Action, horror, and thriller movies take inspiration from many sources. Some were authentic, and their stories were intended solely for the cinema. But some others take comic books as their inspiration.
And you must not mistake comic books as children consumption only. There are a lot of R-rated comics, of which the stories are written for adults. And especially for graphic novels, the language used in there and the complexity of the story are both astonishing.
Here, we are discussing three movies that take a comic or graphic novel as their inspiration.
V for Vendetta (2005)
V for Vendetta was a 21st-century movie that can be said successful enough to achieve its political purpose. It has managed to popularize Guy Fawkes’ mask as the symbol of anti-authoritarian movements.
Although Guy Fawkes’ mask itself is not an original invention but is inspired by a historical figure goes by the same name, both the comic and movie has managed to give the mask a whole new definition.
Starred by famous stars, Natalie Portman, Hugo Weaving, and Stephen Fry, the movie imagines an alternative history where Britain falls under a fascist regime. And a mysterious name, V, played by Hugo, has been terrorizing the regime and sworn to bomb its governing center, the parliament.
Alan Moore wrote the comic. The gloomy element and the dark personalities of the protagonists make the audience experience difficulties in determining whether the fictional characters play the anti-heroes or not. The development of the story tries to defy the structure of popular narratives.
It is the best movie if you are into a movie with deep thoughts of politics and civilization.
The Surrogates (2009)
Played by Bruce Willis, The Surrogates tells a story of a tech-utopia where humanity has found the ultimate solution for their biological flaws. They have invented robot avatars, called as Surrogates, which can be designed according to the owner’s desire.
Through the avatars, the users can experience orgasms and other pleasures, except pain. But not all humans accept the technology.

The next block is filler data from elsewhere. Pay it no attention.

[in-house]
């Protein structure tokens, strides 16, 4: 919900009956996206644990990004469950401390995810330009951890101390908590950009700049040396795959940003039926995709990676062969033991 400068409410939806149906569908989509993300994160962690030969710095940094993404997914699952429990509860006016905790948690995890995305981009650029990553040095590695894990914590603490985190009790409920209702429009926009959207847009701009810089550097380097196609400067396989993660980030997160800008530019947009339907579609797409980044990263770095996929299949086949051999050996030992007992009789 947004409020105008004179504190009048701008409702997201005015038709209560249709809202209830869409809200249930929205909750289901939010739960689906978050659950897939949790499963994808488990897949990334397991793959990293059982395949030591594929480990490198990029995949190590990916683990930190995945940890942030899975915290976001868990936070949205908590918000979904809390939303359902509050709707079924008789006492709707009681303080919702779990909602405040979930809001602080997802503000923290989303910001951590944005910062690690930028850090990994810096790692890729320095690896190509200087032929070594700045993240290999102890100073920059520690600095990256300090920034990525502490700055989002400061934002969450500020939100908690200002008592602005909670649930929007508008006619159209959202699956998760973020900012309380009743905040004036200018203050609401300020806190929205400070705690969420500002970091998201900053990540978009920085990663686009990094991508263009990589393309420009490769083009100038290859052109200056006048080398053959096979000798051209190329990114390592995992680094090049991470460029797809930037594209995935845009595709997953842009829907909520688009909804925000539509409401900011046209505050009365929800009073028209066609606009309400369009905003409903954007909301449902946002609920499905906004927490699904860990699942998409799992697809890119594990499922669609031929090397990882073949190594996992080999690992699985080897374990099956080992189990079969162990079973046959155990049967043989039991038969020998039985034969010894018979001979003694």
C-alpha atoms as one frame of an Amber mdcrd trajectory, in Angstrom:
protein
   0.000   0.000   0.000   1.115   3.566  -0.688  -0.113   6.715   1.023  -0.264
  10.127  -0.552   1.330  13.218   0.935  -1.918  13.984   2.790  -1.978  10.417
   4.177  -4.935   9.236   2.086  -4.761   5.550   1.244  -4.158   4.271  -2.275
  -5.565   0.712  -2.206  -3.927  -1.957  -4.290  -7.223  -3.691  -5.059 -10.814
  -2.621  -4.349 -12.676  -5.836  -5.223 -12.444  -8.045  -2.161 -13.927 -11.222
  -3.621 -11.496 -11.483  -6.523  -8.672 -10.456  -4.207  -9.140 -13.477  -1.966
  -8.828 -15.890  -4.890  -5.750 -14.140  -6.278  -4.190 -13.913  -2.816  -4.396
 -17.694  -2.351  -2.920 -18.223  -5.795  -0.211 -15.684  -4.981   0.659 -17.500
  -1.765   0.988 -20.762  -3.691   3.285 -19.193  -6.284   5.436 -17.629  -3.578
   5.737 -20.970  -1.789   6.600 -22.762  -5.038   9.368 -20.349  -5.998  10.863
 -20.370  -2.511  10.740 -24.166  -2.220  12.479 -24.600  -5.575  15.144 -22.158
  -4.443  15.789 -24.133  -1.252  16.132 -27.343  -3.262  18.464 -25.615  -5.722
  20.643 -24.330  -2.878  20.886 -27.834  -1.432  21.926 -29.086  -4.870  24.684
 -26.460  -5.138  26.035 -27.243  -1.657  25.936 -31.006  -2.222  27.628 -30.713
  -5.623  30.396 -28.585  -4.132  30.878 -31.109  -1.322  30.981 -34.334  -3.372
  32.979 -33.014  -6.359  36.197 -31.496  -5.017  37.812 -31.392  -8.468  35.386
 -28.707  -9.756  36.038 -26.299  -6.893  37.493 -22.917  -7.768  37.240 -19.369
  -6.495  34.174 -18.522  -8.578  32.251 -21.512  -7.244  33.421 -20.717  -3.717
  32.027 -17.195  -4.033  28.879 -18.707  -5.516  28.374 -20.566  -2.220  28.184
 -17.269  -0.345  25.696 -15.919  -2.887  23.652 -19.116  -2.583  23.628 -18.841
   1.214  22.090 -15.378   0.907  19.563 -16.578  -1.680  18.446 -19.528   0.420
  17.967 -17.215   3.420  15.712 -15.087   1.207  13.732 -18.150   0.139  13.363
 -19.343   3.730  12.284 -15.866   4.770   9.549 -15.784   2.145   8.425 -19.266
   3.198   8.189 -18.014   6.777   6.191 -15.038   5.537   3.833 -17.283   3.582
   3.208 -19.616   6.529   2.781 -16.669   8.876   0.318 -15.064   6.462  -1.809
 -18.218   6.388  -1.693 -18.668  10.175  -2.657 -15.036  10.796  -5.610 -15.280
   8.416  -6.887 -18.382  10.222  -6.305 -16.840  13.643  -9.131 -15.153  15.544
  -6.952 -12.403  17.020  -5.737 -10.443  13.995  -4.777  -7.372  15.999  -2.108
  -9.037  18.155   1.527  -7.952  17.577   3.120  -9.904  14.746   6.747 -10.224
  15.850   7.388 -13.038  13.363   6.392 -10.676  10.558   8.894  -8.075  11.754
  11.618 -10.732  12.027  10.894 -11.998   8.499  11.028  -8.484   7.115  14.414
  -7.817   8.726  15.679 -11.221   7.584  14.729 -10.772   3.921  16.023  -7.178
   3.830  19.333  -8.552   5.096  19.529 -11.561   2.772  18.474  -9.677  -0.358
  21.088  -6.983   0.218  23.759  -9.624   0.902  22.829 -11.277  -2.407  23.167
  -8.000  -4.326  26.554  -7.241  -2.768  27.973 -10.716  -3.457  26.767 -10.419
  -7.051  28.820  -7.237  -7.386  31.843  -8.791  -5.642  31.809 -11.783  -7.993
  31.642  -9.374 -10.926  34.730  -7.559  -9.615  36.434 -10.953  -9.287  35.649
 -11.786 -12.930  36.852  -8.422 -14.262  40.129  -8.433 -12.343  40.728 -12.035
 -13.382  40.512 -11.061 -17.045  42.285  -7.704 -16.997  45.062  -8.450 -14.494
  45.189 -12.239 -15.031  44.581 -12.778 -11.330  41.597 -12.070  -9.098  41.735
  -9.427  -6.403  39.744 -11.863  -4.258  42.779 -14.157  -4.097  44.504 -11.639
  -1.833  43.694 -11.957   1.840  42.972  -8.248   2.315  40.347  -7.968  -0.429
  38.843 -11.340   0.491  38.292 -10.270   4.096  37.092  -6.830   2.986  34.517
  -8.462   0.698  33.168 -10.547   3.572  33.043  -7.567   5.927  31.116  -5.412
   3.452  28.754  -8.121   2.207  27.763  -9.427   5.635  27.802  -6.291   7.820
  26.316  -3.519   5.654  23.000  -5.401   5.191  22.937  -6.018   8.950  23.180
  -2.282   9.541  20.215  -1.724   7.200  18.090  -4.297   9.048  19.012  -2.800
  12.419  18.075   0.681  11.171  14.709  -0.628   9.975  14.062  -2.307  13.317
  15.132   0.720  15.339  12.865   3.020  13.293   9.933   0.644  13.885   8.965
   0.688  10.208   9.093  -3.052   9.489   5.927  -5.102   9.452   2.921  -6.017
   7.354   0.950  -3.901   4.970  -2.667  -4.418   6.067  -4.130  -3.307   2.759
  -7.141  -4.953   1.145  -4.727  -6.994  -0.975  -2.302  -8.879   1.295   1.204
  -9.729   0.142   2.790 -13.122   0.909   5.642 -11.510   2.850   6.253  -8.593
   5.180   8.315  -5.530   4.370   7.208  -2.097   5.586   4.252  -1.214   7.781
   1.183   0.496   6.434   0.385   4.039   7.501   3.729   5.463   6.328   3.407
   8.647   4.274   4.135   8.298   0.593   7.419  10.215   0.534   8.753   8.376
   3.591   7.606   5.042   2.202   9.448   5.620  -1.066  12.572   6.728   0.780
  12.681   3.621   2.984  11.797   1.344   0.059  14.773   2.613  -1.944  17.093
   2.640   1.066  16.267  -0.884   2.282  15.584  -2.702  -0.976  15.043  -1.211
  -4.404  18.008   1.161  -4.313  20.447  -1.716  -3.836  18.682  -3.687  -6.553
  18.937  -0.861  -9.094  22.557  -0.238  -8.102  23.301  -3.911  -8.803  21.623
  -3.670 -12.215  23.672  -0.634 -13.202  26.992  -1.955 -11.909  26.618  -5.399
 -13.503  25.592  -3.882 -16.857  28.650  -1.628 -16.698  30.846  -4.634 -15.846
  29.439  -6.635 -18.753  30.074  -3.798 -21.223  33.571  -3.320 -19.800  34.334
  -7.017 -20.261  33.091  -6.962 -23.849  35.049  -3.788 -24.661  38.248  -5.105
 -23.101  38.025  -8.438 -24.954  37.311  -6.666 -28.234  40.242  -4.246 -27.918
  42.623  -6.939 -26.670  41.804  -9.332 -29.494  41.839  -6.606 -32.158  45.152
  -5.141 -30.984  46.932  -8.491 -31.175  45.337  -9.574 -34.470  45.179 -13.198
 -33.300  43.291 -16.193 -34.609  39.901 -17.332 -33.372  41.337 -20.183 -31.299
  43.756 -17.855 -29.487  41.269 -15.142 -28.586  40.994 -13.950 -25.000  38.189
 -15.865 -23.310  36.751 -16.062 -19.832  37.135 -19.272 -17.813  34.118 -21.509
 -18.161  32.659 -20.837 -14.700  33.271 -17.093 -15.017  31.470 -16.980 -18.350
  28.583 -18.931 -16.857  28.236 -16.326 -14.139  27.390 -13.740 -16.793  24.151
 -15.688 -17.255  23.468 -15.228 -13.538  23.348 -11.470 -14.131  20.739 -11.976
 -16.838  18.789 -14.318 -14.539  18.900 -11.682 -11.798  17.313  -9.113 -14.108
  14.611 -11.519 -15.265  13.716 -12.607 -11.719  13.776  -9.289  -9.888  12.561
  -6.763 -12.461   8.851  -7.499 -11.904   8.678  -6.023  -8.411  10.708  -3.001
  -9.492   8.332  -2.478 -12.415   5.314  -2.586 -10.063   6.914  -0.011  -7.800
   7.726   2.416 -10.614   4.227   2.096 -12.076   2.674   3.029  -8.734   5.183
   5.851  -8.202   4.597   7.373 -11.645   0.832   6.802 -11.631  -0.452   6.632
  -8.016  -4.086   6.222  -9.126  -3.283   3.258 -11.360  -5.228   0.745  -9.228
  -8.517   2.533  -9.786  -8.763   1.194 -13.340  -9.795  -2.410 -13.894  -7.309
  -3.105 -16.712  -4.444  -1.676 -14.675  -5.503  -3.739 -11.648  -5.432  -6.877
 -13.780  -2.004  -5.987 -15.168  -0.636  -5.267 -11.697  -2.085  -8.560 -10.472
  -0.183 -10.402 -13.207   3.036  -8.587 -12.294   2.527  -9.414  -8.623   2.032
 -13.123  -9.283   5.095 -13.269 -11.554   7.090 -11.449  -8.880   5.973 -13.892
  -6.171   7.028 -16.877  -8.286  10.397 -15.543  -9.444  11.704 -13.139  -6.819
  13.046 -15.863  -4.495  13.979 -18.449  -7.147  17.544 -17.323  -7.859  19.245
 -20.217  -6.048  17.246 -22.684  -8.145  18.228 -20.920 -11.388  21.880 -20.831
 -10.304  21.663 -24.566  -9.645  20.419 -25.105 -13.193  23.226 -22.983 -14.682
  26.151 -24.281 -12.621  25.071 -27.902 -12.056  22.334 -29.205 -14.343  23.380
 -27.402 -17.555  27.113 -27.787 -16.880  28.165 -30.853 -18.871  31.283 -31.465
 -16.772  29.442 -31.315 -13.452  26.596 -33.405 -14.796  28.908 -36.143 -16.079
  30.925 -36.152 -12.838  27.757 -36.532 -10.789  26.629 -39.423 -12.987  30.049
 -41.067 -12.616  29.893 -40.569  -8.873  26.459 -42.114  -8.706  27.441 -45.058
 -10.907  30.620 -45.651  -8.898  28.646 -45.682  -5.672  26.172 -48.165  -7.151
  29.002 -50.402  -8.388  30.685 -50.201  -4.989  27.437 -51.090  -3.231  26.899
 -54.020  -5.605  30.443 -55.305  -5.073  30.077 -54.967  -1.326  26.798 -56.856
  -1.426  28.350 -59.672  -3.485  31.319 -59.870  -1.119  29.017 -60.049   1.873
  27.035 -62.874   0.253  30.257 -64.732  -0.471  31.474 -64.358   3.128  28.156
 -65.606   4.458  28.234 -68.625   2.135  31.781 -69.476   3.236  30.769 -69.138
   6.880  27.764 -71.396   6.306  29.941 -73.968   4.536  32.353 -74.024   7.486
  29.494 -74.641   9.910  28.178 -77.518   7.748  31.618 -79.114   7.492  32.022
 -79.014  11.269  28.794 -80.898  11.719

Bruce Willis plays as Tom Greer, whose job is to investigate a murder by a surrogate. He tracked down the robot, but the truth is not like what he has thought it is. There is a genius twist from the movie, which makes it deserve to be on your weekend movie list.
The comic was entitled the same, and written by Robert Venditti. The story in the comic is surely more elaborated than the movie. Goodreads has rated it 3.7 out of 5, based on 1100 votes.
From Hell (2001)
Frederick Abberline (Johnny Depp) is an alcoholic and opium addict, but also an inspector, whose deductive reasoning is exceptional. One day, he investigated a brutal murder happening to the prostitutes in London.
Surprisingly, the murders are all tied up to the high & secretive brotherhoods at that time, the Freemasons. It is an intermingled intrigue and deception between the brotherhoods and the royal family of England.
The author of the comic is Alan Moore, and Eddie Campbell is the illustrator. The difference between the comic and movie is that the movie has been made into a typical whodunit detective movie, while the comic focuses more on the political and existential issues among the protagonists. The freemasons question their purpose, and so do the prostitutes, and the police.
To read the comic after watching the movie is more interesting than the reverse.